Vitamin B1 deficiency is why many alcoholics have symptoms like heart palpitations, shaky hands, memory problems, neuropathic pain, and high blood pressure. Having this deficiency often begins early on, but the actual damage doesn’t show up until later on.

3. Type 2 diabetes

Another frequent sign is type 2 diabetes. This one is confusing because there are genetic predispositions along with issues around obesity and metabolic problems that also cause type 2 diabetes. However, a damaged liver can’t help stabilize blood sugar, which may also result in the development of diabetes.

4. Malnutrition

Over time, heavy drinking causes malnutrition because the liver isn’t prioritizing digestion. This means that several other vitamins beside B1 are not getting absorbed.

This malnutrition causes macrocytic anemia (larger and fewer red blood cells), iron deficiency, calcium and magnesium deficiency, and many others. All of these deficiencies are linked to mood, neurological, cardiovascular, and digestive disorders.

5. Inflammation

Lastly, nights of heavy drinking will inflame the liver, which throws inflammatory cells out into the rest of the body. This accounts for why we get headaches, swollen bellies and faces, red skin, frequent allergies, and other problems linked to inflammation.

In short, our health becomes a broken mess, but we’re not quite sure how to unravel it all. Indeed, many people show up to the doctor with various symptoms that could be caused by other issues. This is why alcoholic liver problems are tough to diagnose or understand.

Except that we, as alcoholics, usually have some red flags in the back of our minds. Or, if you’re like me, and you were cursed with way too much pathophysiology knowledge, you have more than just a red flag.

I knew my liver was getting damaged. I knew that all my symptoms could be traced to the slow and complicated destruction of my liver function. Yet, I didn’t quite believe it. Or I didn’t let myself believe it.

The day I understood that alcohol would kill me was when it finally killed my father. I’d watched for decades all the symptoms he had, that I had too. We laughed at how all of us seemed to struggle with “bad nerves” or “bad guts.” It became the family joke until it stopped being funny, at least to me.

He always said that he could handle his drinking, that his liver was excellent, and his test results were normal. And then all of a sudden, his belly bloated, his legs swelled up, he turned yellow, and he died three weeks later.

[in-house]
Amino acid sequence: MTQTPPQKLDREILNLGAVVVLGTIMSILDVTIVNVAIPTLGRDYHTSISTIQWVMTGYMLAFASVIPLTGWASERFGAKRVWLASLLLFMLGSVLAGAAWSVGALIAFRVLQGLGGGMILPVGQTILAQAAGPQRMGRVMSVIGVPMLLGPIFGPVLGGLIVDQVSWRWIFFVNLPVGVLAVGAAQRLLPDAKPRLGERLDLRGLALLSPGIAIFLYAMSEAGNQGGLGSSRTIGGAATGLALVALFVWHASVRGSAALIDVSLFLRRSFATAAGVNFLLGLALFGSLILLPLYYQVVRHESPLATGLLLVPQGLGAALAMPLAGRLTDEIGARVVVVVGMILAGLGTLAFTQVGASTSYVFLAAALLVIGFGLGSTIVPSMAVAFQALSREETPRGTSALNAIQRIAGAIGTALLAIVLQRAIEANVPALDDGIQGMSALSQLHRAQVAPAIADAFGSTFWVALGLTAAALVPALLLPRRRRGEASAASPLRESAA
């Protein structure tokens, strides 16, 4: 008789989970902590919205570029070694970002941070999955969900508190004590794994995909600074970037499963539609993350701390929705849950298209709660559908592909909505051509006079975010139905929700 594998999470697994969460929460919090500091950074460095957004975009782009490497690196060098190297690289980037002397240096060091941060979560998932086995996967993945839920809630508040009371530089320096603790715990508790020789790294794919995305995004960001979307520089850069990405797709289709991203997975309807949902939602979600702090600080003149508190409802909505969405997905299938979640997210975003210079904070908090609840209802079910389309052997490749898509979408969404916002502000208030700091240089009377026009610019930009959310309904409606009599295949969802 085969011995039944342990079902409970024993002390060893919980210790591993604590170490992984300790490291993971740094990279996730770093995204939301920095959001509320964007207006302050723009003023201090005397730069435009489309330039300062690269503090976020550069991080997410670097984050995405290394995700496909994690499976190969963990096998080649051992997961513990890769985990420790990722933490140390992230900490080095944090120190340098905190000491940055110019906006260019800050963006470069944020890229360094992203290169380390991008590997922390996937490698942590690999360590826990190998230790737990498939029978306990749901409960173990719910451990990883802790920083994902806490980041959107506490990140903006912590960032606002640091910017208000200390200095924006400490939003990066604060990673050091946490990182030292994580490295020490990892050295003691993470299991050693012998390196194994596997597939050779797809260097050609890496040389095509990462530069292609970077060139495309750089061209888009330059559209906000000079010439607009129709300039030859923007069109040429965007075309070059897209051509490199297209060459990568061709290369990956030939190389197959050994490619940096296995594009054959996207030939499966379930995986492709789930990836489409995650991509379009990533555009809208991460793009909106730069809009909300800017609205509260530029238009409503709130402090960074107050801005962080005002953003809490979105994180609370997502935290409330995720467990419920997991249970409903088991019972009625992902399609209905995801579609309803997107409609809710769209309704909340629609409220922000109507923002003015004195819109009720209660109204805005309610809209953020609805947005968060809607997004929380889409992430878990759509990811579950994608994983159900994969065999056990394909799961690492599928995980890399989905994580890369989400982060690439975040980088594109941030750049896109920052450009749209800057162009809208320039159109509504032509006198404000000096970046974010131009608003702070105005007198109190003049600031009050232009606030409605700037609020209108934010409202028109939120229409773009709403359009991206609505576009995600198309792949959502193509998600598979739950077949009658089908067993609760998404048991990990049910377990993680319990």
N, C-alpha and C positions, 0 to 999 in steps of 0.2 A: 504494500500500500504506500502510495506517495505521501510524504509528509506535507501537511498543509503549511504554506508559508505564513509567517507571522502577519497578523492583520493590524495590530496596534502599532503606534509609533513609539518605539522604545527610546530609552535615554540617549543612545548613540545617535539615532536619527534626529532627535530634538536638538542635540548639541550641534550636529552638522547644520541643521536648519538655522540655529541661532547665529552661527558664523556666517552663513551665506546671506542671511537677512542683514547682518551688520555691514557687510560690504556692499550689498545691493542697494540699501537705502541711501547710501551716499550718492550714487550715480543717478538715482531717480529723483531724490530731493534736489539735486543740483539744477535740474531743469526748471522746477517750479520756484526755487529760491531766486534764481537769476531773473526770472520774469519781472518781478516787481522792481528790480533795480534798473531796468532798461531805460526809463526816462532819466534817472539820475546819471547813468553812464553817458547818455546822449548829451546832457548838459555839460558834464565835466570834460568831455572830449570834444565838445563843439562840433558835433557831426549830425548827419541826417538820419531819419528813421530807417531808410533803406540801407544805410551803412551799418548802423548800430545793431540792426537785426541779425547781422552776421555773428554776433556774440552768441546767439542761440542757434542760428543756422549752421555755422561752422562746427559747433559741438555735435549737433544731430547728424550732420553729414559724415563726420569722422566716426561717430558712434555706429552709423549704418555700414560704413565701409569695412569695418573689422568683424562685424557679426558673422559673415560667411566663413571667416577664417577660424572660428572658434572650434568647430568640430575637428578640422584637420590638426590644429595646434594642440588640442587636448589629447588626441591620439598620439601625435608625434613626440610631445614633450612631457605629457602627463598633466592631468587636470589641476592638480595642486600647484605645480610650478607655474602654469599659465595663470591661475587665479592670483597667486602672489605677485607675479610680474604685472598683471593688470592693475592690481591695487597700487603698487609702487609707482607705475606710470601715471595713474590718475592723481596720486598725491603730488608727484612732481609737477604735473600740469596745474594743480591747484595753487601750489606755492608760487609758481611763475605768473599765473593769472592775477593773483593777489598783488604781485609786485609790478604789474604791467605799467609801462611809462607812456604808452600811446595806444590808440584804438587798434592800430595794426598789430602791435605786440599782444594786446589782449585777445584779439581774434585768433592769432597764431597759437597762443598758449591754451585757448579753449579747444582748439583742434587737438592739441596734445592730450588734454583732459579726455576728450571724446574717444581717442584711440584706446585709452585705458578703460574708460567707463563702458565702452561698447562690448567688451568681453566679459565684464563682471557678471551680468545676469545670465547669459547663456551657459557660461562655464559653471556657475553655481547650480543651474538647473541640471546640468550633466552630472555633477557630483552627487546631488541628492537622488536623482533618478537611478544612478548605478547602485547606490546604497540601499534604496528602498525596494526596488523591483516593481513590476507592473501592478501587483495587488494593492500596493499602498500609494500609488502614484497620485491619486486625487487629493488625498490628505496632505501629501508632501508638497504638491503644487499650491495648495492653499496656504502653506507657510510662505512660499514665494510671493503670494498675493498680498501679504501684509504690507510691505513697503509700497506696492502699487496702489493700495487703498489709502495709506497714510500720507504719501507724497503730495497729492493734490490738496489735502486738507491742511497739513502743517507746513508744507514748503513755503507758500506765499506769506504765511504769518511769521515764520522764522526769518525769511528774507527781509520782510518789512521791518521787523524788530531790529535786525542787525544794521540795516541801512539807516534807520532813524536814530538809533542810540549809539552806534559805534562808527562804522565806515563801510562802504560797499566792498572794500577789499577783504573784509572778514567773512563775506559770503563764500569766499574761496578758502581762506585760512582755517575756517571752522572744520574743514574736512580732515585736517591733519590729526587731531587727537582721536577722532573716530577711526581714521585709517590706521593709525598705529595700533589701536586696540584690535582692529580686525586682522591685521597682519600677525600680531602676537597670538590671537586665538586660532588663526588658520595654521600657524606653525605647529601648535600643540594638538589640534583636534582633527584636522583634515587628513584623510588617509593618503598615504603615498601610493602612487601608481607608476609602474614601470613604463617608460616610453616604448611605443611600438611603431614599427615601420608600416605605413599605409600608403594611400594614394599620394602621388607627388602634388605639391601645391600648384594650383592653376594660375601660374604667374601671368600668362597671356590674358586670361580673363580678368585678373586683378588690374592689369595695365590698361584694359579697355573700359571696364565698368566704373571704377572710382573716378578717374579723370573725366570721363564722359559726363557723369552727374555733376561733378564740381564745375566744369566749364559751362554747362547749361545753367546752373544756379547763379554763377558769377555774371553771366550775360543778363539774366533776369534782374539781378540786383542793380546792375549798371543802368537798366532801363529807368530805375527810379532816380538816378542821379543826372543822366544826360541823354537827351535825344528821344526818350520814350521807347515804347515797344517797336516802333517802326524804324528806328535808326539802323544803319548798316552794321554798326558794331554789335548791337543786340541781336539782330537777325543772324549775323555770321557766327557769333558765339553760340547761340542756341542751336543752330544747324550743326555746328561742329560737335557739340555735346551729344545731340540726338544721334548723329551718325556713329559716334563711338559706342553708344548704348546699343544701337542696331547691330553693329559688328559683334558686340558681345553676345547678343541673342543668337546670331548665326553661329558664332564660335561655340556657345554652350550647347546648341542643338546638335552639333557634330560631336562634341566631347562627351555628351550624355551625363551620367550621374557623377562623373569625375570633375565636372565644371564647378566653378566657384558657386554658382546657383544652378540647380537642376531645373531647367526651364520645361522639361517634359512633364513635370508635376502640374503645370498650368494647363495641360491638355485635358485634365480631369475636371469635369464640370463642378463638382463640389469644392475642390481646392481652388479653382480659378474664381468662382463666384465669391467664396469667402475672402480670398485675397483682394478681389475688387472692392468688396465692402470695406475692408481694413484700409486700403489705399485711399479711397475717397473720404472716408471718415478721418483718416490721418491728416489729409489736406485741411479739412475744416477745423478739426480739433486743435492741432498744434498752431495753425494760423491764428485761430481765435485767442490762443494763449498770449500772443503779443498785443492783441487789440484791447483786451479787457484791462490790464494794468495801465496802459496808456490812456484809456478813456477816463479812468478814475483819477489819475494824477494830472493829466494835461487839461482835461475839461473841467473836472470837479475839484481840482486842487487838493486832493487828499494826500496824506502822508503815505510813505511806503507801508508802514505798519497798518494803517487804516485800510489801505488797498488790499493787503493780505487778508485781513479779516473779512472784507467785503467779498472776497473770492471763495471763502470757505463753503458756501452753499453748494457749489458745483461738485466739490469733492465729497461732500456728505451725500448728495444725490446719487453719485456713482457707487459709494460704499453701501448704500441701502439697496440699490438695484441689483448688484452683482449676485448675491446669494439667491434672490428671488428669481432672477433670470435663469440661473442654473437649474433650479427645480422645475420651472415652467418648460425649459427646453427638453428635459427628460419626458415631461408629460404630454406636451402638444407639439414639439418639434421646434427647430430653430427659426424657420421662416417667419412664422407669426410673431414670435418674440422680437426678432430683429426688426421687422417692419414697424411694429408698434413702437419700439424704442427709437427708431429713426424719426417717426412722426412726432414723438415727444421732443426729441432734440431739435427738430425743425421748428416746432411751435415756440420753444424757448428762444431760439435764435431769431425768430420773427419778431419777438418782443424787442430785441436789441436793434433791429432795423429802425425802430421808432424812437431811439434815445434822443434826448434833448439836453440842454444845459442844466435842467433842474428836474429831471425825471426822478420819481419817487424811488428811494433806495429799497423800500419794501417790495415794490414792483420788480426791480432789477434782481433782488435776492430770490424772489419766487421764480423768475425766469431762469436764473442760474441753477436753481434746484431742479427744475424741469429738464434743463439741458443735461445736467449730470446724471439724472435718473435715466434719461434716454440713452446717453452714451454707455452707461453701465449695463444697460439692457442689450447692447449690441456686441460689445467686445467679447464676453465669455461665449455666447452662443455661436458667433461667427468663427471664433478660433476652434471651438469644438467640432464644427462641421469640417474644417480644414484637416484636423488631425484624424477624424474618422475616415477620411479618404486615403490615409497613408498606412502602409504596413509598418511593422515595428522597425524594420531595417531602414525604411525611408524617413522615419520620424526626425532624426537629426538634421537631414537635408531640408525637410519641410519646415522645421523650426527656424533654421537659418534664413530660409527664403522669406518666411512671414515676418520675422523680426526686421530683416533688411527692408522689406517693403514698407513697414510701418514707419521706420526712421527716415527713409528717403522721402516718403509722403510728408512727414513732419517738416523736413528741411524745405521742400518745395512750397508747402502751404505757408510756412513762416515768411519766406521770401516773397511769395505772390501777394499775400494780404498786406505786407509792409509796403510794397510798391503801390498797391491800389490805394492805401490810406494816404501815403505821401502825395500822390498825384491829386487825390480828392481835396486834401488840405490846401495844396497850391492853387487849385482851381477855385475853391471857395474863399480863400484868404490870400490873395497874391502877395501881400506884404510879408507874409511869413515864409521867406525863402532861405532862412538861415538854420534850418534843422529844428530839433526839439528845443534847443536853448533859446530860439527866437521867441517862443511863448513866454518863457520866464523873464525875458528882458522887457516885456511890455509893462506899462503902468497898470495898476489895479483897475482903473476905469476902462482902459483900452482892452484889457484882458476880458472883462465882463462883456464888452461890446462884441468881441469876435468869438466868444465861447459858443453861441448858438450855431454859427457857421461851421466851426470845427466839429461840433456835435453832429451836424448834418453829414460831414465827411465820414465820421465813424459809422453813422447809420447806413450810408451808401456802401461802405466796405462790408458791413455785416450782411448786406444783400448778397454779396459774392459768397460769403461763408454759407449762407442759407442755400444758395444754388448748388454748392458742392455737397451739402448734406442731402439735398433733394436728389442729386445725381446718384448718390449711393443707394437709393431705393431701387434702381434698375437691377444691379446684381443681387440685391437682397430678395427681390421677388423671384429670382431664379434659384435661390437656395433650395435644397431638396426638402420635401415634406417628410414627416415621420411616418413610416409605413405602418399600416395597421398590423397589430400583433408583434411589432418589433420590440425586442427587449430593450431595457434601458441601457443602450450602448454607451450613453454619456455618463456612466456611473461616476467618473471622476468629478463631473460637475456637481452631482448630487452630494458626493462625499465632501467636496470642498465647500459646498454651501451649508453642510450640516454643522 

It hit me that we can lie all we want to ourselves, but our liver will not lie.However, it will give us clues and a hell of a lot of chances. It has tremendous compassion for us and works tirelessly to keep us going despite the abuse we throw at it.

Our liver is our ultimate enabler until it just can’t do it anymore. Then it packs its bags, relinquishes its responsibilities, and silently slips out the back door.

Below are some references that I used to write this article.

The Role of Thiamine Deficiency in Alcoholic Brain Disease
How Does the Liver Work?
Metabolic Syndrome
Liver Cirrhosis and Diabetes
Liver Regeneration
Elevated Liver Enzymes
Increased Prevalence of Intestinal Inflammation in Patients with Liver Cirrhosis
Inflammation in Alcoholic Liver Disease

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I'm a former nurse turned freelance writer. I have extensive experience in administration, frontline care, and education in mental health, public health, and geriatrics. However, after 20 years, I needed a change and always wanted to write. I have personal and family experience in mental health and addictions, so I'm passionate about advocacy and education in those areas. I'm also a traveler, photographer, and artist. I funnel all my various expertise into my writing and hope to provide valuable content that is entertaining and educational. Join my email list if you want to read more of my work - https://upbeat-trader-4181.ck.page/839d0ab3f9.